Bob, we learn early on, is suffering from a degenerative neurological disease, but he's in denial about it. His illness is being treated by a local doctor, a leading specialist. This helps considerably in our understanding of why he acts so oddly. But we only learn much later that John has the same ailment, and that he moved here because of the specialist's presence. While Bob is in denial about his illness, John tries to keep it from Pony, out of concern for her discomfort with such matters. Pony's quirky reactions, on the other hand, are attributable to her ultimately self-acknowledged lack of an attention span. This, though, doesn't hold water, as she seems perfectly capable of a sustained conversation when required, and she’s even taking college courses, including one in theology.
Once things are revealed and the four new friends appear to have come to some deeper understanding of each other, the play ends somewhat as it began, but now with everyone staring off into the night sky, pondering the imponderable. Apart from Mr. Eno’s clever playfulness with language, here attributable to mental disease and not to some gently surrealistic artistic agenda, there’s not much else to grasp onto other than to see four people striving to communicate, deal with whatever is slowly eating away at their loved ones, and hold on to their personal realities in the face of imminent death. For some, this essentially plotless material may be enough; others, like me, may want more dramatic steak with their potatoes.

The actors form an airtight ensemble, each quite good in their roles, but the material prevents them from offering any surprises. Mr. Letts repeats the cutting sarcasm he used so effectively in WHOSE AFRAID OF VIRGINIA WOOLF?, Ms. Tomei offers the cute and slightly ditzy persona she’s played in other roles, Mr. Hall provides the concentrated edginess he brings to his TV show, “Dexter,” and the versatile Ms. Collette is any one of a number of similar characters she’s played in her career. Sam Gold’s direction uses lighting and ominous sound effects (excellently created by Leon Rothenberg), including crickets and the hooting of an owl, to heighten the atmosphere, but, while he evinces fine acting from his players, the material is not sharp enough to make us wonder, as we leave the theatre, what all the fuss is about.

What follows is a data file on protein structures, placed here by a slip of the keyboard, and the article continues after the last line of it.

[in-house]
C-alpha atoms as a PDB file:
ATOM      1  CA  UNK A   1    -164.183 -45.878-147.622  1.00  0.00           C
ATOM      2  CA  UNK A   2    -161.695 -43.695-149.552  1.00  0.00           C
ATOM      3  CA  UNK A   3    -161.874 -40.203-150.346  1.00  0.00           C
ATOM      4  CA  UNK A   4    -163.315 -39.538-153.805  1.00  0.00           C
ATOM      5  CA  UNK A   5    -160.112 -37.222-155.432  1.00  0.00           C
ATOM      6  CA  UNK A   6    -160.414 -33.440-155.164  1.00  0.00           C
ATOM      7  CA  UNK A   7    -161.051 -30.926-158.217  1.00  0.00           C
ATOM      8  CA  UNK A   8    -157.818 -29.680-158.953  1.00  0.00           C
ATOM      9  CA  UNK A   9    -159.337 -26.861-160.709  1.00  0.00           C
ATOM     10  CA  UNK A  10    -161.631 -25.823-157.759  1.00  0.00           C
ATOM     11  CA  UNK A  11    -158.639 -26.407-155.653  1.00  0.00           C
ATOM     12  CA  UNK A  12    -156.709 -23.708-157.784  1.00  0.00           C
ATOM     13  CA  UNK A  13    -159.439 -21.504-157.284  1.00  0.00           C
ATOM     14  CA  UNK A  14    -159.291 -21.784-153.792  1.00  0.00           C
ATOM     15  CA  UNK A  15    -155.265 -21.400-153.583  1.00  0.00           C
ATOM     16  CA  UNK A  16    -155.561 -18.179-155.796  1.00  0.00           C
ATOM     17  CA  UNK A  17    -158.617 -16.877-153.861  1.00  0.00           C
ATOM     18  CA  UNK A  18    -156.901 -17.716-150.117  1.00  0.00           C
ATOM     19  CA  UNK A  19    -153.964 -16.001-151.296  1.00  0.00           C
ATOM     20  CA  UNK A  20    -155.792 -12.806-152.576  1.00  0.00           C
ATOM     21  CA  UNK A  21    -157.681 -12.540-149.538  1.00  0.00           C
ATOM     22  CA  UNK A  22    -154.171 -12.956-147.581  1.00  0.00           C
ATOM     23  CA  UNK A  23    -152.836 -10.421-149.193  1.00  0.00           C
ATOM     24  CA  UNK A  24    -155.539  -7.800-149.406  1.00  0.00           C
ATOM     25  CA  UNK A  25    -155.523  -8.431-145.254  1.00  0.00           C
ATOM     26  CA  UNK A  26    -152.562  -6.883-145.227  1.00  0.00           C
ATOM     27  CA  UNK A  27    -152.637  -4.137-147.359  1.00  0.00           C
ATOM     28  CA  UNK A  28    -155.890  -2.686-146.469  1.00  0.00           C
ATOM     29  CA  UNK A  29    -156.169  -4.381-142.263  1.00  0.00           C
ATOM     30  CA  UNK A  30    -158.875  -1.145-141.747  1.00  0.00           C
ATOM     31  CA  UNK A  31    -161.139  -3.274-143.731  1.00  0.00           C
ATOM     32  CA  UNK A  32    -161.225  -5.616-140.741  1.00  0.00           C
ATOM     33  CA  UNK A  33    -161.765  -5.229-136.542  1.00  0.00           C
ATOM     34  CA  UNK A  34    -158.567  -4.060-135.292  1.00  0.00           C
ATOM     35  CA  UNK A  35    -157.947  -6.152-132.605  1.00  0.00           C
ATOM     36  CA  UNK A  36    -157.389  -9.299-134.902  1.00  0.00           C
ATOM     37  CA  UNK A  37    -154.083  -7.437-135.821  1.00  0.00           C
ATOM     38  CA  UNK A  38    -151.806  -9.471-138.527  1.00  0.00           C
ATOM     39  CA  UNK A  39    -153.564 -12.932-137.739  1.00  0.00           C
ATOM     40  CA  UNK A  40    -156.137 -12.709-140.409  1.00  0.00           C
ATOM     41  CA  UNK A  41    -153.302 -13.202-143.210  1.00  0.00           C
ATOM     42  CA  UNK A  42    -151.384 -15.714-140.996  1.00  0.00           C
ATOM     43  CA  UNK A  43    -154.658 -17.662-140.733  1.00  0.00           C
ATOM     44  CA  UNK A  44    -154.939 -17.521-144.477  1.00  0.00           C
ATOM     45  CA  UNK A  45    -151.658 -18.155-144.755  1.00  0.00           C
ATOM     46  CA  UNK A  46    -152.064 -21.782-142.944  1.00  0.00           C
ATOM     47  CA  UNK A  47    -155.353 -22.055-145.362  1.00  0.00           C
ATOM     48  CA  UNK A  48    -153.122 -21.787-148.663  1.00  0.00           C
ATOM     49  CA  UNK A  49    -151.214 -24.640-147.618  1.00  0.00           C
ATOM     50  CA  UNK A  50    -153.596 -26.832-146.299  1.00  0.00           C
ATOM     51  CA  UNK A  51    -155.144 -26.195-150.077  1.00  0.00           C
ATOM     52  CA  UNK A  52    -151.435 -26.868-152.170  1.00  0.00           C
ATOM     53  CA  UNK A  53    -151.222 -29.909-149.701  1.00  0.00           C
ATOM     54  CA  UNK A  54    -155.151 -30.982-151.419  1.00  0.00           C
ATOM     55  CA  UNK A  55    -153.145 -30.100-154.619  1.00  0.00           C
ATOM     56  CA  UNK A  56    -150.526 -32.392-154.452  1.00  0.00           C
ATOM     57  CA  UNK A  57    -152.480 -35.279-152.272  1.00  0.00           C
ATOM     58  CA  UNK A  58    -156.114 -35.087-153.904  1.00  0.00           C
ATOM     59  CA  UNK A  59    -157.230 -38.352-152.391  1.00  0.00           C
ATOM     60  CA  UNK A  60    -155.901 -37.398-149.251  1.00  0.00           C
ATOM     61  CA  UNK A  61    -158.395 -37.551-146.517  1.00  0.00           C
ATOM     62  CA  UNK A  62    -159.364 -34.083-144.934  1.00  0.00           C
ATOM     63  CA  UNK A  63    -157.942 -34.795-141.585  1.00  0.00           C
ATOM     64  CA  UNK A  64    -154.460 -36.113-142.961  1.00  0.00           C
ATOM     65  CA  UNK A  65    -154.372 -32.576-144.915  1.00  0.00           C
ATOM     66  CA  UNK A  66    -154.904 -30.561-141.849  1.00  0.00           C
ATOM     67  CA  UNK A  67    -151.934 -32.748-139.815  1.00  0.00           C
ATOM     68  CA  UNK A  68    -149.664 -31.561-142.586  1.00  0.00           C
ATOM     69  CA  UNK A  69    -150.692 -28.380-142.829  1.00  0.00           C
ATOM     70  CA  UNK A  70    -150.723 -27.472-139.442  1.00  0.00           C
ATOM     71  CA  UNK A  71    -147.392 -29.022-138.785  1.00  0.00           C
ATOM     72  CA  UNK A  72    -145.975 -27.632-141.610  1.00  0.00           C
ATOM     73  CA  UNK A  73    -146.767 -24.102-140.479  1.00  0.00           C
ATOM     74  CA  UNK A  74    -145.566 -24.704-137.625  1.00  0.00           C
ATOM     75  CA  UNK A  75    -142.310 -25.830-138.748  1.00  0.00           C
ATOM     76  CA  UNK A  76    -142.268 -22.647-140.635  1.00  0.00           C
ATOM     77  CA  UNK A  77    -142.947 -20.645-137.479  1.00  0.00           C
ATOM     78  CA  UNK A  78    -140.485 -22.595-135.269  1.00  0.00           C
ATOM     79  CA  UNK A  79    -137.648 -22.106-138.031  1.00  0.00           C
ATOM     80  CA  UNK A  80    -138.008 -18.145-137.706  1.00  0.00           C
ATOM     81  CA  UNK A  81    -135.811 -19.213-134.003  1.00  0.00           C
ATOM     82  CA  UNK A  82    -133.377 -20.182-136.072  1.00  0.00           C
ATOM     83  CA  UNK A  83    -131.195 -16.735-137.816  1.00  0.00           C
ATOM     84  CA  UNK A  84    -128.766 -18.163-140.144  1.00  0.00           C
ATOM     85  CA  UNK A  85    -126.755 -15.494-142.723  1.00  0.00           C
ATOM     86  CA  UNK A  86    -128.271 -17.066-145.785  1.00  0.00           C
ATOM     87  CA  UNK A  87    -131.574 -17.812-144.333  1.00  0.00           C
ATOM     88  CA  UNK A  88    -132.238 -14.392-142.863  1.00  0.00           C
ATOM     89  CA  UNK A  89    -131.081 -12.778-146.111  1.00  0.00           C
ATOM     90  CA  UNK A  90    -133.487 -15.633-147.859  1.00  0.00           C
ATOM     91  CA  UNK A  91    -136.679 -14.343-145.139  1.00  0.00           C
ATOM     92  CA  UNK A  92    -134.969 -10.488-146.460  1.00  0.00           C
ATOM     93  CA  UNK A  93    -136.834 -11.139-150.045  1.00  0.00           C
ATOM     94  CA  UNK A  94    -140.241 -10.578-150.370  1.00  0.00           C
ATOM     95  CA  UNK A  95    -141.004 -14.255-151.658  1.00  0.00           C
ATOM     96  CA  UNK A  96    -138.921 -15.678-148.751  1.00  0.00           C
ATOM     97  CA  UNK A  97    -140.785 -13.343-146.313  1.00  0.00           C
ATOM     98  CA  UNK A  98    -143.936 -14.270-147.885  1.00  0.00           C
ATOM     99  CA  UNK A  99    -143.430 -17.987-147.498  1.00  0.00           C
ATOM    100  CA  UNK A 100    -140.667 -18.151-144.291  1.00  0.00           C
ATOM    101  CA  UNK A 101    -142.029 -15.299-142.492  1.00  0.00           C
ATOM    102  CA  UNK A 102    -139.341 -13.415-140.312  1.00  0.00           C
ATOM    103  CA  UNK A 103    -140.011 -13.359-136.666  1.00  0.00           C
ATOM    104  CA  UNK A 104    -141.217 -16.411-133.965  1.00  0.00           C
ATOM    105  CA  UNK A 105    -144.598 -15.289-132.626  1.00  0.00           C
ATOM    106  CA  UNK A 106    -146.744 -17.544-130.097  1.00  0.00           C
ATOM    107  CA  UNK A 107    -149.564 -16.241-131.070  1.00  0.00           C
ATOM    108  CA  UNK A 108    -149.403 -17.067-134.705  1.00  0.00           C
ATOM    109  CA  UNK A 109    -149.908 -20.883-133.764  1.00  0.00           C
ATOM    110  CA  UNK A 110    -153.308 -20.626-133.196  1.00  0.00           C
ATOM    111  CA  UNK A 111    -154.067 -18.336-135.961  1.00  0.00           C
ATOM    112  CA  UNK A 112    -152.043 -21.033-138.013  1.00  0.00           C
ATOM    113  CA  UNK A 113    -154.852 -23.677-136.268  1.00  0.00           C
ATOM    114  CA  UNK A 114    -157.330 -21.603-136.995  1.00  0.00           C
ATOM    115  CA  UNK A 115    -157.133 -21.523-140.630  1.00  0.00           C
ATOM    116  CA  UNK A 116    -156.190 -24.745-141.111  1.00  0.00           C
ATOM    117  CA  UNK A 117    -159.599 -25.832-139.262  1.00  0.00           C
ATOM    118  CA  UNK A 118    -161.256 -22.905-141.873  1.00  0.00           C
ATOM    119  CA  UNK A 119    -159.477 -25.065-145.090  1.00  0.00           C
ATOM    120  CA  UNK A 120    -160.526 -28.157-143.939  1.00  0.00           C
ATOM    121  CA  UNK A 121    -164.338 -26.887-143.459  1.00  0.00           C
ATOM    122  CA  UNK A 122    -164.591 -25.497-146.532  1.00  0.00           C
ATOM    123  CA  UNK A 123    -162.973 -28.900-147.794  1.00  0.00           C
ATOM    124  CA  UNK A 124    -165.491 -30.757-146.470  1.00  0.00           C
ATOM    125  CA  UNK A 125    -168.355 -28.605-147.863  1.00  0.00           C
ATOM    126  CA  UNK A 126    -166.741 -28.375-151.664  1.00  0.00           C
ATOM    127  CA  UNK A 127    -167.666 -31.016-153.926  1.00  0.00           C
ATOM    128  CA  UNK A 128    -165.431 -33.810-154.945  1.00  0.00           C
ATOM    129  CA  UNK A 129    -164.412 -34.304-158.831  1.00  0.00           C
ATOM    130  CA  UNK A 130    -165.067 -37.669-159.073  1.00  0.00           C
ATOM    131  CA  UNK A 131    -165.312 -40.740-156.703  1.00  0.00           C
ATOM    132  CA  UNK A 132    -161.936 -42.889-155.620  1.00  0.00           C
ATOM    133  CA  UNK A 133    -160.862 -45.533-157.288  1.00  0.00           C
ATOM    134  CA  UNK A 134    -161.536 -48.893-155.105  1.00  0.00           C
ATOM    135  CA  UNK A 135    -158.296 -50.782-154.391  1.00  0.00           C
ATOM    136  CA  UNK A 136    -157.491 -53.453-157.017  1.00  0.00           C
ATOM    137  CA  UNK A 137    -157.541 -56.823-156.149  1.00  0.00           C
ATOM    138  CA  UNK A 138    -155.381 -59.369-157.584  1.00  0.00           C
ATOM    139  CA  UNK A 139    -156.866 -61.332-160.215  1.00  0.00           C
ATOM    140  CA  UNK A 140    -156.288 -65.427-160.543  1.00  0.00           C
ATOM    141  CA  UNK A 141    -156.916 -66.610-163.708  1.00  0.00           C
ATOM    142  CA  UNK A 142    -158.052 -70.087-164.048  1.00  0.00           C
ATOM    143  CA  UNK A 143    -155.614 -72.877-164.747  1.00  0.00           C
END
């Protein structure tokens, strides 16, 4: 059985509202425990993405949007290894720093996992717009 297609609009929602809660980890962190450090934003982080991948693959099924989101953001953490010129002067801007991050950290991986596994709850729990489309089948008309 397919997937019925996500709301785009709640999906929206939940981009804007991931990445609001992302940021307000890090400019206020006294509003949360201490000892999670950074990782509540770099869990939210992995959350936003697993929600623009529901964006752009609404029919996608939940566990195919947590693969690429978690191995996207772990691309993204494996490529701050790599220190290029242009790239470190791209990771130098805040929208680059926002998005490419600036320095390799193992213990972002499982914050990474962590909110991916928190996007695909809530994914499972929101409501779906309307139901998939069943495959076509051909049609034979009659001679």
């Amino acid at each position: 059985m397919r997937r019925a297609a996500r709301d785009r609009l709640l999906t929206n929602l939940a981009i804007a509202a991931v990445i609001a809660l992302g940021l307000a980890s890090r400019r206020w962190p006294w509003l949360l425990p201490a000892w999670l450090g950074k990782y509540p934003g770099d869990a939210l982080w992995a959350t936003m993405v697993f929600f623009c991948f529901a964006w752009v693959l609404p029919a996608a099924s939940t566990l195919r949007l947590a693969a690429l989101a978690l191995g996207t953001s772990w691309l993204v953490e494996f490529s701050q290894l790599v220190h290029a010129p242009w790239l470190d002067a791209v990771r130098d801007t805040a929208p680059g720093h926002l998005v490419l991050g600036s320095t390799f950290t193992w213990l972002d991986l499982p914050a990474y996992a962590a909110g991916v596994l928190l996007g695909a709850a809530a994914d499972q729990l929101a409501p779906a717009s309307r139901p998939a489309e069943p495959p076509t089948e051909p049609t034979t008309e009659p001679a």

So few good new plays get done on Broadway one wishes to encourage those that do. But THE REALISTIC JONESES seems built less for the Great White Way than for a quality production in a more intimate environment. On Broadway its verbal eccentricities lack weight and float off like balloons. This is a play about language, and the closer we are to the people caught up in its give and take, the more likely we are to catch the strings before those balloons float away.